MEPS 137:215-228 (1996)  -  doi:10.3354/meps137215

Vertical particle flux on the shelf off northern Spitsbergen, Norway

Andreassen I, Nöthig EM, Wassmann P

Suspended and sedimented particulate matter was examined along transects on the continental shelf off northern Spitsbergen, Norway, during summer 1991. The transects were situated in non-ice-covered areas dominated by Atlantic water, areas with multi-year ice and the marginal ice zone. The variability of the sedimented matter with regard to composition, quantity and quality between the 7 investigated stations was considerable. The open Atlantic water showed the highest suspended biomass [100 to 280 mg particulate organic carbon (POC) m-3] and the vertical flux was moderate (24 to 30 mg POC m-2 d-1) and dominated by faecal matter. While the suspended biomass in areas covered by multi-year ice was low (<65 mg POC m-3), the vertical flux was relatively high (18 to 76 mg POC m-2 d-1) and dominated by terrestrial organic and faecal matter. The contribution of phytoplankton cells to the vertical flux of POC was small in areas covered by multi-year ice, on average about 1%. The contribution of phytoplankton cells to the vertical flux in the marginal ice zone was higher (5.6% of POC), consisting mainly of Chaetoceros socialis and Fragilariopsis sp., but a considerable amount of faecal matter also settled. At all stations zooplankton strongly influenced the vertical flux, not only by faecal pellet production but probably also by direct mediation of fluxes (e.g. coprophagy).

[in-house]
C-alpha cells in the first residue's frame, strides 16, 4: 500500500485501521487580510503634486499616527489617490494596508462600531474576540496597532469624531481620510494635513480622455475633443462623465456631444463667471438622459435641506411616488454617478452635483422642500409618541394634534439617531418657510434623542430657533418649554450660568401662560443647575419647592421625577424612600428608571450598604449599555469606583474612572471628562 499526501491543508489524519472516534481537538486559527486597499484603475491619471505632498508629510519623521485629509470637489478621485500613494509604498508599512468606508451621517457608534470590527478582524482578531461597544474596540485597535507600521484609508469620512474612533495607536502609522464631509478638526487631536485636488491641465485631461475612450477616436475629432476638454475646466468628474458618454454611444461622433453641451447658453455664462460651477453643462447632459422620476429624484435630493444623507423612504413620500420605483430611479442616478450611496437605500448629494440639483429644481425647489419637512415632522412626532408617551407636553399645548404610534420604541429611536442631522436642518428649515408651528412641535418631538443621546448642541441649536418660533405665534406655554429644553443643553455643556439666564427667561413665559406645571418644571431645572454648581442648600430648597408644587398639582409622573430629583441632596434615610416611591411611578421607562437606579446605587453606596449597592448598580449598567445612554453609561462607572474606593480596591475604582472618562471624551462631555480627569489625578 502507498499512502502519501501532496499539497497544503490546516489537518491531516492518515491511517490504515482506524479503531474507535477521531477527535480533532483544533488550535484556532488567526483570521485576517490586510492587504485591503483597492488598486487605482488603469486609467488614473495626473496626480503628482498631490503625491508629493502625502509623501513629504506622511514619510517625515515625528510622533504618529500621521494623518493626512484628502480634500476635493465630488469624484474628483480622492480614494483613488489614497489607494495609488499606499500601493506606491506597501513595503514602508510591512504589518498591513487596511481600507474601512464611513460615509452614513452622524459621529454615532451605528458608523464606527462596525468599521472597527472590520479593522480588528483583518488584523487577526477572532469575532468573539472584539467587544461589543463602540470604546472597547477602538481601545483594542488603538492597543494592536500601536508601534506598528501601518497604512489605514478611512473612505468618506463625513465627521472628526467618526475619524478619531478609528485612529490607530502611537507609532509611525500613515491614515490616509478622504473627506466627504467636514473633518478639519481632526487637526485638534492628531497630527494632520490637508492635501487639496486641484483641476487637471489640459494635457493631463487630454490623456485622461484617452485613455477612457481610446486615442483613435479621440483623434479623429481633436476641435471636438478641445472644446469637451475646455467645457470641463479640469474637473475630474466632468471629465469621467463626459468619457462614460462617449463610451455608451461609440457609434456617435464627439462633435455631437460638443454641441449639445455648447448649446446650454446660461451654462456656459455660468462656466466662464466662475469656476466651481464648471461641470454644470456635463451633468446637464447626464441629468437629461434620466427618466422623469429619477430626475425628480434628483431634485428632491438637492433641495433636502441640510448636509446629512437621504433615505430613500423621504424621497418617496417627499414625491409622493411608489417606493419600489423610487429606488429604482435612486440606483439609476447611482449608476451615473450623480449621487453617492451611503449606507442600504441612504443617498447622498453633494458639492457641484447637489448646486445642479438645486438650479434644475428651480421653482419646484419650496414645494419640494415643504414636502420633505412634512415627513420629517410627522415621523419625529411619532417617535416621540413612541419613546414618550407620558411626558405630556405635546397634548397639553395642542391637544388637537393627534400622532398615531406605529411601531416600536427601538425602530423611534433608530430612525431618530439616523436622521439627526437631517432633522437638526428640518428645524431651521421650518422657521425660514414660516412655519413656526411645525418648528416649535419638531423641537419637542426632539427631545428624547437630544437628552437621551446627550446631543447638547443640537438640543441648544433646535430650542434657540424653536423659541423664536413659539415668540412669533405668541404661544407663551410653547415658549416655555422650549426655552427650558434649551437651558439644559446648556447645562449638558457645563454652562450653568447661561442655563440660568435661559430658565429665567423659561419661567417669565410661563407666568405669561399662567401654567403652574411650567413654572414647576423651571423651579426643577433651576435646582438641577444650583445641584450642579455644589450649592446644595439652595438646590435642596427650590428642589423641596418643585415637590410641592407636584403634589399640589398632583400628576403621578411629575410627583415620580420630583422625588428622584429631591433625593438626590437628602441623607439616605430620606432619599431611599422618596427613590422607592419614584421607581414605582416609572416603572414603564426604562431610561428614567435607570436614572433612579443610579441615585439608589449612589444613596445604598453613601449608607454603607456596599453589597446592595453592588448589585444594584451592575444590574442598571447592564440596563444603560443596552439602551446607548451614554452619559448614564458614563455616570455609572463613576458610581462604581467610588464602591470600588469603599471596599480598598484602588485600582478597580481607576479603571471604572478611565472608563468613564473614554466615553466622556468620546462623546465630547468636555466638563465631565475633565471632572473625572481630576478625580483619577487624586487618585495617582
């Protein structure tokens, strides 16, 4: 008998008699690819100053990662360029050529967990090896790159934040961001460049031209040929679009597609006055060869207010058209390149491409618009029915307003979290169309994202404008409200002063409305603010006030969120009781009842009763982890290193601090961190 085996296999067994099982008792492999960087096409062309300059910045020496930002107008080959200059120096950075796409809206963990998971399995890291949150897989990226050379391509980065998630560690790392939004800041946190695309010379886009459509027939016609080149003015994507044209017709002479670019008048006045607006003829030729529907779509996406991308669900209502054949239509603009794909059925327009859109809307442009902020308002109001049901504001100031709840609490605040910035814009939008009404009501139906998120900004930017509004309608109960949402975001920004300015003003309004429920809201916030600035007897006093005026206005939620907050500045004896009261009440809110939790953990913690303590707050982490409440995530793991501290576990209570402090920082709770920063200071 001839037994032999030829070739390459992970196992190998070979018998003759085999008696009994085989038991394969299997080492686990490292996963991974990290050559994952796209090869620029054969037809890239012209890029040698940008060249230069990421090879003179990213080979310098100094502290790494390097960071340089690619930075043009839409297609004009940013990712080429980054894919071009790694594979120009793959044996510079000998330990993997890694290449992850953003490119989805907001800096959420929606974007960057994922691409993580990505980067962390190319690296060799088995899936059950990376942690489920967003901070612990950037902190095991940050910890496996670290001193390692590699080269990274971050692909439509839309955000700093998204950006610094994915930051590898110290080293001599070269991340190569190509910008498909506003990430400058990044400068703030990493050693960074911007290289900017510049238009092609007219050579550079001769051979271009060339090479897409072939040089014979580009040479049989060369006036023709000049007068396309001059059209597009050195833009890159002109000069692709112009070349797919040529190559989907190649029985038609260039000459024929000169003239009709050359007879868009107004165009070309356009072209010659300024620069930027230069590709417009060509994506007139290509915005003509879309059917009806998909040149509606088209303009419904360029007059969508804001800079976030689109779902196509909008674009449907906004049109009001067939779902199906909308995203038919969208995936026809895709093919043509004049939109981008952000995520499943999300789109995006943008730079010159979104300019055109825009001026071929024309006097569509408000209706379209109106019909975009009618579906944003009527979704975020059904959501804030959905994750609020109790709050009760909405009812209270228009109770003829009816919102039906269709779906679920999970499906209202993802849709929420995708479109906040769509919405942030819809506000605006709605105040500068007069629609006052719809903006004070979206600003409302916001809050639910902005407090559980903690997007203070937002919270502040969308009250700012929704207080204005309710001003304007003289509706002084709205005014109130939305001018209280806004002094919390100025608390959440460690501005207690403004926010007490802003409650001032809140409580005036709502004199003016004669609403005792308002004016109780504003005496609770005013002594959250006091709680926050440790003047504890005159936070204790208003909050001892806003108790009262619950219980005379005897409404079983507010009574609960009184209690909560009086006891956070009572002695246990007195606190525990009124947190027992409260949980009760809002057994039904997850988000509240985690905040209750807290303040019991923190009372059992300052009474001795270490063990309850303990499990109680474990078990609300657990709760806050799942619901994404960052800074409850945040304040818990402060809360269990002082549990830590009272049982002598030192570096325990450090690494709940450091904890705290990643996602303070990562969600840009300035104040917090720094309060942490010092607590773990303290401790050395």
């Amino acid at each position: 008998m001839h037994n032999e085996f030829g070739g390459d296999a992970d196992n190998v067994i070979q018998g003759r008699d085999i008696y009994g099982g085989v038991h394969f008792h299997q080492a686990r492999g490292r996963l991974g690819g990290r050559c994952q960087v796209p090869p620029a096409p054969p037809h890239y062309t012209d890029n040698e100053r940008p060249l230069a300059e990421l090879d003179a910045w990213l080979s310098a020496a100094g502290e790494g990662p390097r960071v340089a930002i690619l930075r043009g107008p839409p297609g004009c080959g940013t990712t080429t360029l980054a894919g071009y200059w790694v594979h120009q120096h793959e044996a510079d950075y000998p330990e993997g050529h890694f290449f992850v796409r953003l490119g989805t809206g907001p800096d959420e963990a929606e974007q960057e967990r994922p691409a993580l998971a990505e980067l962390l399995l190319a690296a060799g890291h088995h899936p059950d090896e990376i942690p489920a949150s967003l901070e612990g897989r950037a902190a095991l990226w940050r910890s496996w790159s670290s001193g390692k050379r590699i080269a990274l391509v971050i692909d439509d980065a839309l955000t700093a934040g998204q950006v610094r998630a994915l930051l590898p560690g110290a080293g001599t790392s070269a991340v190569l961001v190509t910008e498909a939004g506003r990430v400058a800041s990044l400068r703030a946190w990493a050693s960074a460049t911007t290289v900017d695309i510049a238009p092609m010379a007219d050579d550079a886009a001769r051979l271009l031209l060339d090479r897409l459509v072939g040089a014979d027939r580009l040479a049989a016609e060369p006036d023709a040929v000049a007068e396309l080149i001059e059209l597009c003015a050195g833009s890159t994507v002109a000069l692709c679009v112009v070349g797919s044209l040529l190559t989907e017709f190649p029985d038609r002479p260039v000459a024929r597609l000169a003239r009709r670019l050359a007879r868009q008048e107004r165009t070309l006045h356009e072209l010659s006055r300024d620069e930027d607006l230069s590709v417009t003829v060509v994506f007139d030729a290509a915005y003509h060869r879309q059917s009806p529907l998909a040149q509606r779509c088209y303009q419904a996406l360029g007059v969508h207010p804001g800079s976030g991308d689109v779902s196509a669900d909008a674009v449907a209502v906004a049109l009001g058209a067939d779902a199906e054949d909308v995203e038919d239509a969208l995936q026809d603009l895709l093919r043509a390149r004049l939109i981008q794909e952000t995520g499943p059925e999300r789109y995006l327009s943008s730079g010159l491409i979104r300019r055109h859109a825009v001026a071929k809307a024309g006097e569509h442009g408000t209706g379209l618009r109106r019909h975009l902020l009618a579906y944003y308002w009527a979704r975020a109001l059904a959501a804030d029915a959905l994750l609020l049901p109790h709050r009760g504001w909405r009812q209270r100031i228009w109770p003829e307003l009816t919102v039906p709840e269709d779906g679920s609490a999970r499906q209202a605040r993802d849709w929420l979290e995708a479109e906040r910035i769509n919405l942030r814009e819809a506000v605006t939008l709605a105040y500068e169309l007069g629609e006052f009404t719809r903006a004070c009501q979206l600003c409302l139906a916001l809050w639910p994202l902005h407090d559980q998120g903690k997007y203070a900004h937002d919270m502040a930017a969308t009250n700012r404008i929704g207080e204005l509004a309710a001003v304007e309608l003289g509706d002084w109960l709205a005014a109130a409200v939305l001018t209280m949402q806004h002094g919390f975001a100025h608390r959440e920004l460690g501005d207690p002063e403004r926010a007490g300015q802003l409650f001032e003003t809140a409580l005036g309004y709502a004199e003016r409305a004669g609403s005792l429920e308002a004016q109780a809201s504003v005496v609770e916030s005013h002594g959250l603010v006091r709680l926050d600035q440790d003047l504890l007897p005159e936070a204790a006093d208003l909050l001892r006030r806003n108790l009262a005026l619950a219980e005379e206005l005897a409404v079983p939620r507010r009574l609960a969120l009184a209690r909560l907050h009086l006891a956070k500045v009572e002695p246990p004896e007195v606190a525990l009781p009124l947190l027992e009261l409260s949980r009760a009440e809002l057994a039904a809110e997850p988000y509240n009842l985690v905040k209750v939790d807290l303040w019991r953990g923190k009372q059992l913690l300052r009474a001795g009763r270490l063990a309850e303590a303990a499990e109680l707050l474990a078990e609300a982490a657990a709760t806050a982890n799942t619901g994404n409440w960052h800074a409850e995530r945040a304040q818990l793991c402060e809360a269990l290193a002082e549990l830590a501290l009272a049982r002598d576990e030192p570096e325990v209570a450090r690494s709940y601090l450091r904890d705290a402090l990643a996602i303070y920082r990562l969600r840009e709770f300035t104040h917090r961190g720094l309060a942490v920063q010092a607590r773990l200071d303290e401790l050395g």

Vertical flux . Arctic Ocean . Faecal pellets . Spring bloom


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